The Scene


seven questions

matthew carmichael

What is the secret to your successful partnership with
fellow chef/restaurant co-owner, Jordan Holley?

Our partnership is based on our great friendship. Jordan is also extremely strong in areas that I’m not and I’m better at areas that Jordan is weaker at. This tag team makes us effective. The food program at the restaurants is a strong reflection of what Jordan and I like to eat and how it should be delivered in terms of atmosphere and presentation. All this combines with the fact that he is probably my favourite person to cook with.

Why did you pursue a career in the restaurant business?

It kind of found me, I didn’t really seek it out. I liked the fast pace and sense of daily accomplishments. And I picked it up and retained it naturally. The people who work in this industry are by far my favourite people. People who love good food and wine and cooking it, growing it and harvesting it are the salt of the earth.

What’s been your greatest professional success?

My greatest sense of accomplishment is El Camino, my first restaurant. Its success let me open Datsun and then Riviera. When we opened El Camino, I literally thought no one would come and then it exploded. I bought a 1970 El Camino. I love this car. It feels great when I drive it with my partner, Kelly, on a warm summer night with her in the passenger seat.

What is the most essential item in your kitchen?

Hands-down, Three Crabs Brand Fish Sauce.

What is your favourite dish at Riviera and why?

Tuna crudo with argan oil, chili and crispy quinoa — it’s a great ocean-wise Albacore tuna from British Columbia. I love the combination of the argan oil and chili, the texture and acidity from the quinoa lemon juice and the great grassy extra virgin olive oil finish.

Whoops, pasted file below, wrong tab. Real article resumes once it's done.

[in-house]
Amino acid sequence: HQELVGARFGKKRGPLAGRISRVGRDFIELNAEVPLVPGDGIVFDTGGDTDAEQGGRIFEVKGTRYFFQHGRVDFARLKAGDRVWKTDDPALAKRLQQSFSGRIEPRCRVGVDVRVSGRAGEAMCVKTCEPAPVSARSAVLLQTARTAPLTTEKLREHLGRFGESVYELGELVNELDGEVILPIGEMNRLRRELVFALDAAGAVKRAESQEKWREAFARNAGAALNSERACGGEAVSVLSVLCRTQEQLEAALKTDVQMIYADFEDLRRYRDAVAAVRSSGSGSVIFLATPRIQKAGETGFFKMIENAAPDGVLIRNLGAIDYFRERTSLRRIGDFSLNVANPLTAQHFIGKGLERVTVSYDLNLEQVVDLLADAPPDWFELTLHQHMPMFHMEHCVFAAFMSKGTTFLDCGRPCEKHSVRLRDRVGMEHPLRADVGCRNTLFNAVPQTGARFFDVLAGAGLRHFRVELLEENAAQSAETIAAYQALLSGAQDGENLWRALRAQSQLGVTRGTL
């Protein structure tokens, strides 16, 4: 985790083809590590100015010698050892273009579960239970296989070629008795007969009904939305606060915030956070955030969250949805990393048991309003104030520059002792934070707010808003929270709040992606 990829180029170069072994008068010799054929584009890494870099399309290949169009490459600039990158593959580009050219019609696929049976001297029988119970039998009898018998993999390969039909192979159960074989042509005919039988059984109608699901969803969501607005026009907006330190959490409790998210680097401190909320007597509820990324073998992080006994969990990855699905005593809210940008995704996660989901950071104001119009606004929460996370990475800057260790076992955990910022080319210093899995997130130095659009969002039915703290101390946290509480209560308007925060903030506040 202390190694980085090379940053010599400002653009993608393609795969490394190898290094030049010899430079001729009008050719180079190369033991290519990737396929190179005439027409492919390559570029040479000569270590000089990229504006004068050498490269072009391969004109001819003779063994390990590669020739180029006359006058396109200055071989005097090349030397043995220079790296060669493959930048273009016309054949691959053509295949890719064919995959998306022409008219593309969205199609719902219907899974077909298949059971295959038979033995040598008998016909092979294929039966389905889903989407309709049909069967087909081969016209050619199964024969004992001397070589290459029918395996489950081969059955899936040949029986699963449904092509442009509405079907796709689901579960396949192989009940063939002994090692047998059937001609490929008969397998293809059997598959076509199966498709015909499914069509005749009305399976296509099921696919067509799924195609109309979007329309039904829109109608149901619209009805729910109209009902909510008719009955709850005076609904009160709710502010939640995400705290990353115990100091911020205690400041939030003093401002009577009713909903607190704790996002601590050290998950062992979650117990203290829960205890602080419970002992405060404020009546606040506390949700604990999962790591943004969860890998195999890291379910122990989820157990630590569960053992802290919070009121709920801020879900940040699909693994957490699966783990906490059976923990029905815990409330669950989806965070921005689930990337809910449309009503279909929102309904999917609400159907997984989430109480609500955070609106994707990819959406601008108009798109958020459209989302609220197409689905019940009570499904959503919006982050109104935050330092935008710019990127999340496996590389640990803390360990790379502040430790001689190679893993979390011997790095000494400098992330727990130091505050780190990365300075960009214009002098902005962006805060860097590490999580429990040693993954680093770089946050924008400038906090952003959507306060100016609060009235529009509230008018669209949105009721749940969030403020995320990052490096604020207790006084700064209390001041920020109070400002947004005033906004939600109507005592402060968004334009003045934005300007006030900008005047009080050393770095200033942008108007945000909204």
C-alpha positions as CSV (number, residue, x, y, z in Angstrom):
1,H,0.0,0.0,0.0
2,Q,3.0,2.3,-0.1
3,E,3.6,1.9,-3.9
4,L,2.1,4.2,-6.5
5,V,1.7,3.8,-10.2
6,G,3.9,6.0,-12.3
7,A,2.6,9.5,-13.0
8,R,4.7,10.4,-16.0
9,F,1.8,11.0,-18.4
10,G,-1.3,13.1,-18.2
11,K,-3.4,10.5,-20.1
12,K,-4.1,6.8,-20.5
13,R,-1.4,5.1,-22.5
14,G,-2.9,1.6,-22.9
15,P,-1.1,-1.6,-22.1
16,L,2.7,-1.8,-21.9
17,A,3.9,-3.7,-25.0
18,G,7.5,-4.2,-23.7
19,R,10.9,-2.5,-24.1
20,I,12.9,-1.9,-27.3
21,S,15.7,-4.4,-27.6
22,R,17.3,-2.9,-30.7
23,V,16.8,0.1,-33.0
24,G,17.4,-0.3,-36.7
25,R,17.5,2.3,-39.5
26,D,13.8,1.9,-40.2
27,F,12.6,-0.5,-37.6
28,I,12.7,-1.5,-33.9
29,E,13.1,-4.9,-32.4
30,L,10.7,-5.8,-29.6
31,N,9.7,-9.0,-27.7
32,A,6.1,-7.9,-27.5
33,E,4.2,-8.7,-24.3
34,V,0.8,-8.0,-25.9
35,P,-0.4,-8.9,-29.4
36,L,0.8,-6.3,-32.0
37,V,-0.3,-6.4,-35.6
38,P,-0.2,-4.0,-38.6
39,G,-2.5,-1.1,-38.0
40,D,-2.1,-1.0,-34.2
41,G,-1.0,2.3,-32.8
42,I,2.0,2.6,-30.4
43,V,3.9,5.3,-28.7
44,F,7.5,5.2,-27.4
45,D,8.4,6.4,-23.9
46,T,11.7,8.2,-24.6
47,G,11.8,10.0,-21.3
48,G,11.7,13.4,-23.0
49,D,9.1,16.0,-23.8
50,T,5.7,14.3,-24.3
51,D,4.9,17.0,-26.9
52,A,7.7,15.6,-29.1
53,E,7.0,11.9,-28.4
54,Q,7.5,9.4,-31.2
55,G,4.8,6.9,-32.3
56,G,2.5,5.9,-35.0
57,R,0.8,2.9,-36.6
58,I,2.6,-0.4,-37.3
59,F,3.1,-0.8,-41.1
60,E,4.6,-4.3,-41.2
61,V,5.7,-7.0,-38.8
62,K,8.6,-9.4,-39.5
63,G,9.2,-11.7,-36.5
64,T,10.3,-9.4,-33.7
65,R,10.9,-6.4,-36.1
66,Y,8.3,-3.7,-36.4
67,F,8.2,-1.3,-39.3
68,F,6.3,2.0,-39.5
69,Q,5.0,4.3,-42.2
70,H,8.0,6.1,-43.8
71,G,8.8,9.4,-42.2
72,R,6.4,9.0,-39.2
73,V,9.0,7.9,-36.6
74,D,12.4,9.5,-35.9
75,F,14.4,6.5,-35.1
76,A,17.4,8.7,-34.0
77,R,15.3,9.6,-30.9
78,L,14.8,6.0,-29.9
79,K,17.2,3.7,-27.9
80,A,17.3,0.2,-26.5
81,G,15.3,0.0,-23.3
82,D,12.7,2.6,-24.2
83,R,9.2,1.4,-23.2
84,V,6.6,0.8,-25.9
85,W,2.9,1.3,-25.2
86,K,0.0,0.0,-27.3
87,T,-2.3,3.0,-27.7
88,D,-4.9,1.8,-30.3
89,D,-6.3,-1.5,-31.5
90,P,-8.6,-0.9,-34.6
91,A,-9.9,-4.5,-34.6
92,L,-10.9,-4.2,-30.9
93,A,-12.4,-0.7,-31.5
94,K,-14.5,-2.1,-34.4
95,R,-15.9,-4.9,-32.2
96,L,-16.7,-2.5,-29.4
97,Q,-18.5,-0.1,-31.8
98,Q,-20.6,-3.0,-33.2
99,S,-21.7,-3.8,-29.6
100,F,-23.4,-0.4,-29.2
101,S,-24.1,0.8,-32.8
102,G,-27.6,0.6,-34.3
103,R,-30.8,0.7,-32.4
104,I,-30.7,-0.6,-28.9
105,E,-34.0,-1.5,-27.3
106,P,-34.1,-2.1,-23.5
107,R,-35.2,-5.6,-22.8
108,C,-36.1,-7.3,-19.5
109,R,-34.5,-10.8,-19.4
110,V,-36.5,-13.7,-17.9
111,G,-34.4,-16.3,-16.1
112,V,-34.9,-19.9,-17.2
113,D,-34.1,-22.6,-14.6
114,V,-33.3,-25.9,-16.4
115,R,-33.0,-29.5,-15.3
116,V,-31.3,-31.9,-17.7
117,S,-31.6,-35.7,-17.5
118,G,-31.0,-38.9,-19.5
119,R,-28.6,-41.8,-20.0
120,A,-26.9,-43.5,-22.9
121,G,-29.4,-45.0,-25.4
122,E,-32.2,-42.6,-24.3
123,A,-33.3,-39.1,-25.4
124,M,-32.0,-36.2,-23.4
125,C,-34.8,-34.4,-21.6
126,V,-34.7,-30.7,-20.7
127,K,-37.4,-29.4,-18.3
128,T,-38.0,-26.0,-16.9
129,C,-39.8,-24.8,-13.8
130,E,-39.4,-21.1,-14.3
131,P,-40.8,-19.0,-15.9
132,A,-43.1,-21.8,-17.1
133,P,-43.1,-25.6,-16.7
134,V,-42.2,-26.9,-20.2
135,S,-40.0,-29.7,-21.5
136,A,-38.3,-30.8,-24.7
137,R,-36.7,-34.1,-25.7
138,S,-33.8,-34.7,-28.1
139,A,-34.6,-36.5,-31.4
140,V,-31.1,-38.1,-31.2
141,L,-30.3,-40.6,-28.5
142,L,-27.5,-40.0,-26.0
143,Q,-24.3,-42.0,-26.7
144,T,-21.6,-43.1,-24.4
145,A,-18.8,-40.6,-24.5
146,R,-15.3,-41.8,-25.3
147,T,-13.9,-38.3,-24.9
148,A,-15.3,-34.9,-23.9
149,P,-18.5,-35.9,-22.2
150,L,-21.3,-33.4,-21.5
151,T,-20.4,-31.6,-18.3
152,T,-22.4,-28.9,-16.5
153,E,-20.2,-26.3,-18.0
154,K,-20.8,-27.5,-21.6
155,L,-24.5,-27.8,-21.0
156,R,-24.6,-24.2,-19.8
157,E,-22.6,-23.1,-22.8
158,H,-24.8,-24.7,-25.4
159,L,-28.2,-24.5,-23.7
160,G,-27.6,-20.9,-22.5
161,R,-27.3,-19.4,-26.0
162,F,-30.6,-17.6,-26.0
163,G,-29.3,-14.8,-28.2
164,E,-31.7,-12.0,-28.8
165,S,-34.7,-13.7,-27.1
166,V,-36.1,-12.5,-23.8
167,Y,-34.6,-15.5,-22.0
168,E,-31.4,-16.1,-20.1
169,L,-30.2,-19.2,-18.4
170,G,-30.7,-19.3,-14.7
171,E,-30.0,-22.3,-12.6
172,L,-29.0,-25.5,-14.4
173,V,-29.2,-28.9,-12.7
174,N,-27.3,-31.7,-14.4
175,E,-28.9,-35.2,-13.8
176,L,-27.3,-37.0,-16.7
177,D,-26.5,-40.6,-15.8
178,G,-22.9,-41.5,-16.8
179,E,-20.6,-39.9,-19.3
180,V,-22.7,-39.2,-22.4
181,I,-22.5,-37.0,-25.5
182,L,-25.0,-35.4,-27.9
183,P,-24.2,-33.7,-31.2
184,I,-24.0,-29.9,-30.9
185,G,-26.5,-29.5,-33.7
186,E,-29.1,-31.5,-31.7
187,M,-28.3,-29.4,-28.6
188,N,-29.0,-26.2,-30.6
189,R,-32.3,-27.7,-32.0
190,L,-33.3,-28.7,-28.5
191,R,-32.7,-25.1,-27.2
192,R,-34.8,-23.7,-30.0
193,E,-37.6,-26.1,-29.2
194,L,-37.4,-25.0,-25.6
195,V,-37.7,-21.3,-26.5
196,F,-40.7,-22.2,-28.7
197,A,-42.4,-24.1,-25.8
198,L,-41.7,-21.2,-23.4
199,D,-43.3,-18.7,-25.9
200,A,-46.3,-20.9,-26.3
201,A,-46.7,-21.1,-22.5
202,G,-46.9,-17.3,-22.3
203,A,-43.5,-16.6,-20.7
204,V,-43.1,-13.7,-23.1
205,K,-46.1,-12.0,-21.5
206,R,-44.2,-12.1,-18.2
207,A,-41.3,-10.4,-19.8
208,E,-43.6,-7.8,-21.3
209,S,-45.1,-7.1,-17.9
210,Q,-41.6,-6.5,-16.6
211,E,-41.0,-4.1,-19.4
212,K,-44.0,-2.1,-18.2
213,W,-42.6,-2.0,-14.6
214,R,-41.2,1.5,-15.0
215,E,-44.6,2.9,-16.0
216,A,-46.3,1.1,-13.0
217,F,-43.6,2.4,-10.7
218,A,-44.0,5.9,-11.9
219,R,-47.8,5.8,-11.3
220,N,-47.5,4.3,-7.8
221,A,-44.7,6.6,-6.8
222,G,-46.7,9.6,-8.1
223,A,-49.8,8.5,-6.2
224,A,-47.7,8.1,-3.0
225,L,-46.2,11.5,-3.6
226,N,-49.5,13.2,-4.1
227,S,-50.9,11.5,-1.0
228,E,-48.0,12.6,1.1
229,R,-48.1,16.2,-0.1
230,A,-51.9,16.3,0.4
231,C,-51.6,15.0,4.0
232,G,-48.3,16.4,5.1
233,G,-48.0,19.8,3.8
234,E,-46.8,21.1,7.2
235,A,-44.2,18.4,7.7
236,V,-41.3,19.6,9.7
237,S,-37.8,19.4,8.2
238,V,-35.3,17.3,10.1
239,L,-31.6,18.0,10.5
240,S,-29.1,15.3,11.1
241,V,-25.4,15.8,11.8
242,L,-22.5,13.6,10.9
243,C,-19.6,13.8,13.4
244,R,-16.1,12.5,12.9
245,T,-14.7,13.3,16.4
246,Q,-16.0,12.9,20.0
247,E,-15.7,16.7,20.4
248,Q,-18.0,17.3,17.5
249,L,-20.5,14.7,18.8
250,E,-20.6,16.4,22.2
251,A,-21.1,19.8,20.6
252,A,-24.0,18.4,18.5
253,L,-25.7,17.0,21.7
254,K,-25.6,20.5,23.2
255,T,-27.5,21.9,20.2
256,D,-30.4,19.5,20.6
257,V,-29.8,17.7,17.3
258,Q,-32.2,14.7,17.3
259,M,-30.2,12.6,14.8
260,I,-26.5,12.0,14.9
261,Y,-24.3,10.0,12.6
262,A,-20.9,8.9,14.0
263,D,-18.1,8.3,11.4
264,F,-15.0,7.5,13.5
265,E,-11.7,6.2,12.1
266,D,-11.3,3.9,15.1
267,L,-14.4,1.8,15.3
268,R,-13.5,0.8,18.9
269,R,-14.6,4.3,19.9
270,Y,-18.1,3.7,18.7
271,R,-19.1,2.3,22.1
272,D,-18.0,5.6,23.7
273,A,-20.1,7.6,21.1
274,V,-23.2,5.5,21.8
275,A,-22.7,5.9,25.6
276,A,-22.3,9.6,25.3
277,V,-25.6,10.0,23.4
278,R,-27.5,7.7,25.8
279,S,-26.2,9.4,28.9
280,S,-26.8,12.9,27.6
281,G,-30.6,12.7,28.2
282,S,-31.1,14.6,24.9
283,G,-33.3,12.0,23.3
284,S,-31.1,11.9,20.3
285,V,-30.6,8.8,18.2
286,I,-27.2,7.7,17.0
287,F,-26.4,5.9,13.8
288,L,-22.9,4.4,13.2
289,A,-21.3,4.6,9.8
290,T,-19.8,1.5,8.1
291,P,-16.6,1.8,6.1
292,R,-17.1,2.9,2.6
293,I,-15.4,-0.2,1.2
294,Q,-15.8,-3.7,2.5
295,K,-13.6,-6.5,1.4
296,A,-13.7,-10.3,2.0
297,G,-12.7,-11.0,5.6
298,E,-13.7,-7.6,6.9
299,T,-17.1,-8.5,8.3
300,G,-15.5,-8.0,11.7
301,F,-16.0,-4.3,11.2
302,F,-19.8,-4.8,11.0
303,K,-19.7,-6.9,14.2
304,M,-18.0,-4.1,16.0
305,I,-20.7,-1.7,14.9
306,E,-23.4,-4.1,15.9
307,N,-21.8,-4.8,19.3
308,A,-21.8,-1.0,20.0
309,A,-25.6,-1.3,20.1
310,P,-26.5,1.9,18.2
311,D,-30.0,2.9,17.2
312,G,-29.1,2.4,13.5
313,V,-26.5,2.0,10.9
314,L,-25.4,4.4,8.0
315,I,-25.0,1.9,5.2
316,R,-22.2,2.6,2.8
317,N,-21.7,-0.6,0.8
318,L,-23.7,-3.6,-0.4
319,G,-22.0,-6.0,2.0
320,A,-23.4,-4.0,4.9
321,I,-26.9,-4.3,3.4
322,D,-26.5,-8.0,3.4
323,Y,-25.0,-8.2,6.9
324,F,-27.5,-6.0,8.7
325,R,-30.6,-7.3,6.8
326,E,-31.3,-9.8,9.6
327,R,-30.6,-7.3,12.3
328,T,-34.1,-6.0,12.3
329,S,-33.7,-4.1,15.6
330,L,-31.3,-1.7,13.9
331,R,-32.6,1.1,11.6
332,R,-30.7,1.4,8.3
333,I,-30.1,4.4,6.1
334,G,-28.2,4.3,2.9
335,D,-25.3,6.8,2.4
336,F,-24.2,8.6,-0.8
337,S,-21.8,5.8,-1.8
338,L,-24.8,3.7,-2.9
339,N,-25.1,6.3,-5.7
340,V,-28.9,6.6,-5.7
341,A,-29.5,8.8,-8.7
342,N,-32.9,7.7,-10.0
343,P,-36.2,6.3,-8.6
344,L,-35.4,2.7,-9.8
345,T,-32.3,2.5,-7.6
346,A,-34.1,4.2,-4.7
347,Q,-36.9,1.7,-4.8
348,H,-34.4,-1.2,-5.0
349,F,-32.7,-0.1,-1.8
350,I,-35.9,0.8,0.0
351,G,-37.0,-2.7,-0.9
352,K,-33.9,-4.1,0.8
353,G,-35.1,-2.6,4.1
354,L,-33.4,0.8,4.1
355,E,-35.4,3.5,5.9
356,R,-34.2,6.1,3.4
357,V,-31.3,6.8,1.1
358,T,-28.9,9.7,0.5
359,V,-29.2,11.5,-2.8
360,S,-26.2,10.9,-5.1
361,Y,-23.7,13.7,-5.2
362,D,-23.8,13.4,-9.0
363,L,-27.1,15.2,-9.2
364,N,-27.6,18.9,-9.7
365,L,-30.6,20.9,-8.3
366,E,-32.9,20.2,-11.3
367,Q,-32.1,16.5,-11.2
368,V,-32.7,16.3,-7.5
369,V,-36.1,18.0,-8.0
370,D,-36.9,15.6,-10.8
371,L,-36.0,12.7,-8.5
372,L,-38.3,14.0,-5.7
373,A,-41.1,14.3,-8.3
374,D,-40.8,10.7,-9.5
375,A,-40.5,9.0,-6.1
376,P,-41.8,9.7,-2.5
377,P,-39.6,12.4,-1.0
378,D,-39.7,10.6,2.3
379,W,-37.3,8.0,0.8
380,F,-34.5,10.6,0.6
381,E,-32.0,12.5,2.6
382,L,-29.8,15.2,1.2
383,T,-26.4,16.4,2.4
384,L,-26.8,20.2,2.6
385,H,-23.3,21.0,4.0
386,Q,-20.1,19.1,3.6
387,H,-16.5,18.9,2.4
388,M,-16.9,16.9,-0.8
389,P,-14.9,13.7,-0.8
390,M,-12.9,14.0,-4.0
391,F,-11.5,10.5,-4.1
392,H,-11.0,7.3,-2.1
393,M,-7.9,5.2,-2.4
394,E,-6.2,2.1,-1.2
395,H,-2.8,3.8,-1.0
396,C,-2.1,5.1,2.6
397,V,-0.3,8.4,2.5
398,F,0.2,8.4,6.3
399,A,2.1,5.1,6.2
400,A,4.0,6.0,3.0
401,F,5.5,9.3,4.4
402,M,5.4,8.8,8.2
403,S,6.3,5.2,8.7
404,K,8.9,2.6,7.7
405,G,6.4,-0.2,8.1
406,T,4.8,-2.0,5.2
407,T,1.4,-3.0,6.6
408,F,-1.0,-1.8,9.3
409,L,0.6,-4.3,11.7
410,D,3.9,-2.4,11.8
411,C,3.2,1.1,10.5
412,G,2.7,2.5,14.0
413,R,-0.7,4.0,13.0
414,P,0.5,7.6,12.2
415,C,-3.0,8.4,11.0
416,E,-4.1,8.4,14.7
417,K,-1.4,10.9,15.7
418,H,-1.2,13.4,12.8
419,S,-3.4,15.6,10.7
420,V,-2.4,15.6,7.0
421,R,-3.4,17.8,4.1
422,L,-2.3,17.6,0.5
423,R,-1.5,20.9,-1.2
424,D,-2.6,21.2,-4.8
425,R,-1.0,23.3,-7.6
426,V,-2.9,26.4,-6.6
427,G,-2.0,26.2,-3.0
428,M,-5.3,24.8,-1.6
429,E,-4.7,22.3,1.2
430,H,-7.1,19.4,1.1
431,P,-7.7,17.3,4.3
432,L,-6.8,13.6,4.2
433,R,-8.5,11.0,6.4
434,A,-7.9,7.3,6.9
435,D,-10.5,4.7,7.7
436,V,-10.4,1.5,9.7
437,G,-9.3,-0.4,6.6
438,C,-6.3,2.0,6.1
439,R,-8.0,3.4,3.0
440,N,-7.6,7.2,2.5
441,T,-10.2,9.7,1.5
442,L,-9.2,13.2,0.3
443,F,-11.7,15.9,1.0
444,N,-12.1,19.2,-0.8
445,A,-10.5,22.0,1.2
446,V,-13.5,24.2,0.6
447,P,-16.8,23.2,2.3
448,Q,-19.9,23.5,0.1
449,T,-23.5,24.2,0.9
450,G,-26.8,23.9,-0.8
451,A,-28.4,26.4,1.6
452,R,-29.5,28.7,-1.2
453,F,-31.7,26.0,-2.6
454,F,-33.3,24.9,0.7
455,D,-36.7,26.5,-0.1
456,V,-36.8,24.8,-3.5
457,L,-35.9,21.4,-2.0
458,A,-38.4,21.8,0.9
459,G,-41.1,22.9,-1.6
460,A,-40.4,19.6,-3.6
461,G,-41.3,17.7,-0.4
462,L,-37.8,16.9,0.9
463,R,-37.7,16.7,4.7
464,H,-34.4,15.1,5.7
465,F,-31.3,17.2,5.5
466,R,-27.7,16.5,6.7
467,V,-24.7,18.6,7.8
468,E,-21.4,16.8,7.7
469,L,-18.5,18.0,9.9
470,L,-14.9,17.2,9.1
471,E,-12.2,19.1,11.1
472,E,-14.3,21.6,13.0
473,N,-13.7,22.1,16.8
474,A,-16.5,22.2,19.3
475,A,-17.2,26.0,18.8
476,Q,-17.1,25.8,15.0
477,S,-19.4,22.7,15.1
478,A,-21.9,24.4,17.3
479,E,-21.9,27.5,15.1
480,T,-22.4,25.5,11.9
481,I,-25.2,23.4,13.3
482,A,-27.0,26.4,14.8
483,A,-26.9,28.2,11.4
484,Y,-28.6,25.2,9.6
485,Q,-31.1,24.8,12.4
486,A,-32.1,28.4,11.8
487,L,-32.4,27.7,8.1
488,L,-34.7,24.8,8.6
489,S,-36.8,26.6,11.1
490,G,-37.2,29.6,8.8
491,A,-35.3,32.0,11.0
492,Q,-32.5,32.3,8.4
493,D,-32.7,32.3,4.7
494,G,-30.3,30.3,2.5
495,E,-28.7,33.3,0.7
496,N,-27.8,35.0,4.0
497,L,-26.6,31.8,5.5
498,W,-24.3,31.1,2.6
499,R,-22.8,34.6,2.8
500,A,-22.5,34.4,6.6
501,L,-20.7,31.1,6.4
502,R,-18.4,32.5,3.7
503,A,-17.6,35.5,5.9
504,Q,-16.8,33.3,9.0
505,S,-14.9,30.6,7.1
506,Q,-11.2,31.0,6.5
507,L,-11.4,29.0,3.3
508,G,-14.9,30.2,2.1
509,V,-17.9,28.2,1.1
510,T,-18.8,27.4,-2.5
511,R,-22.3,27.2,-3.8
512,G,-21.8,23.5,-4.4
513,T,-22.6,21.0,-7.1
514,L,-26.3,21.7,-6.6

What is your greatest extravagance?

Oyster raw clams, uni raw scallop crab lobster on our seafood towers at the Riviera. Maybe Acadian surgeon caviar and a magnum of Chablis is my greatest extravagance.

How have the tastes of customers changed during your career?

People are more aware now of providence than ever before.

La Maison Conroy

Address: 61 rue Principale, Aylmer, Que.

Opening date: Dec. 9, 2016

Owner: Rod Scribner

Chef: Kyle Mortimer-Proulx, formerly of Brookstreet Hotel, ZenKitchen and Lowertown Brewery.

Decor/vibe: Housed in a mid-1800s stone mansion, the upscale second-floor space, decorated by Shannon Gay, exudes a welcoming atmosphere and features midnight blue velvet drapes, plush banquette seating, twinkling chandeliers, eye-catching original artwork by Meredith Lyman and a stunning bar topped in marble.

Type of cuisine:  Mortimer-Proulx says his cooking philosophy is to let nature help develop the menu by incorporating a strong vegetable presence, while respecting nose-to-tail cooking. “I’ve created an ever-changing small-to-medium plate menu, tied to the seasons and supported by local farmers throughout Quebec. We feature a raw bar serving sustainable Canadian oysters, house-made charcuterie and fine Quebec cheeses paired with seasonal preserves and in-house bread.”

Price range:  Personal plates, $15 to $35; sharing platters, $9 to $70.

Sample dishes: Confused Bivalve features sustainable scallops poached lightly in beef fat, served with celeriac purée, pickled and stewed mushrooms, grilled radicchio, marinated mussels, pickled shallots, and crisp chicken skin. Colourful Carrots is a vegetarian dish of spiced and roasted heirloom carrots served with dill yogurt, torched house-made ricotta, fennel confit, toasted barley, a maple-carrot caramel, toasted seeds, pickled carrot shavings and burnt scallion powder. Local lamb is purchased from Gatineau’s Rock’s End Farm and was recently showcased as a lamb crépinette wrapped in grilled savoy cabbage brushed with spiced maple syrup and perched on a piece of grilled house-made sourdough bread. It was then blanketed with warmed fermented sauerkraut and surrounded by a mushroom and lamb jus. The dish is garnished with shaved button mushrooms, sunflower seed gremolata, pickled shallots, and a 64-degree egg on top.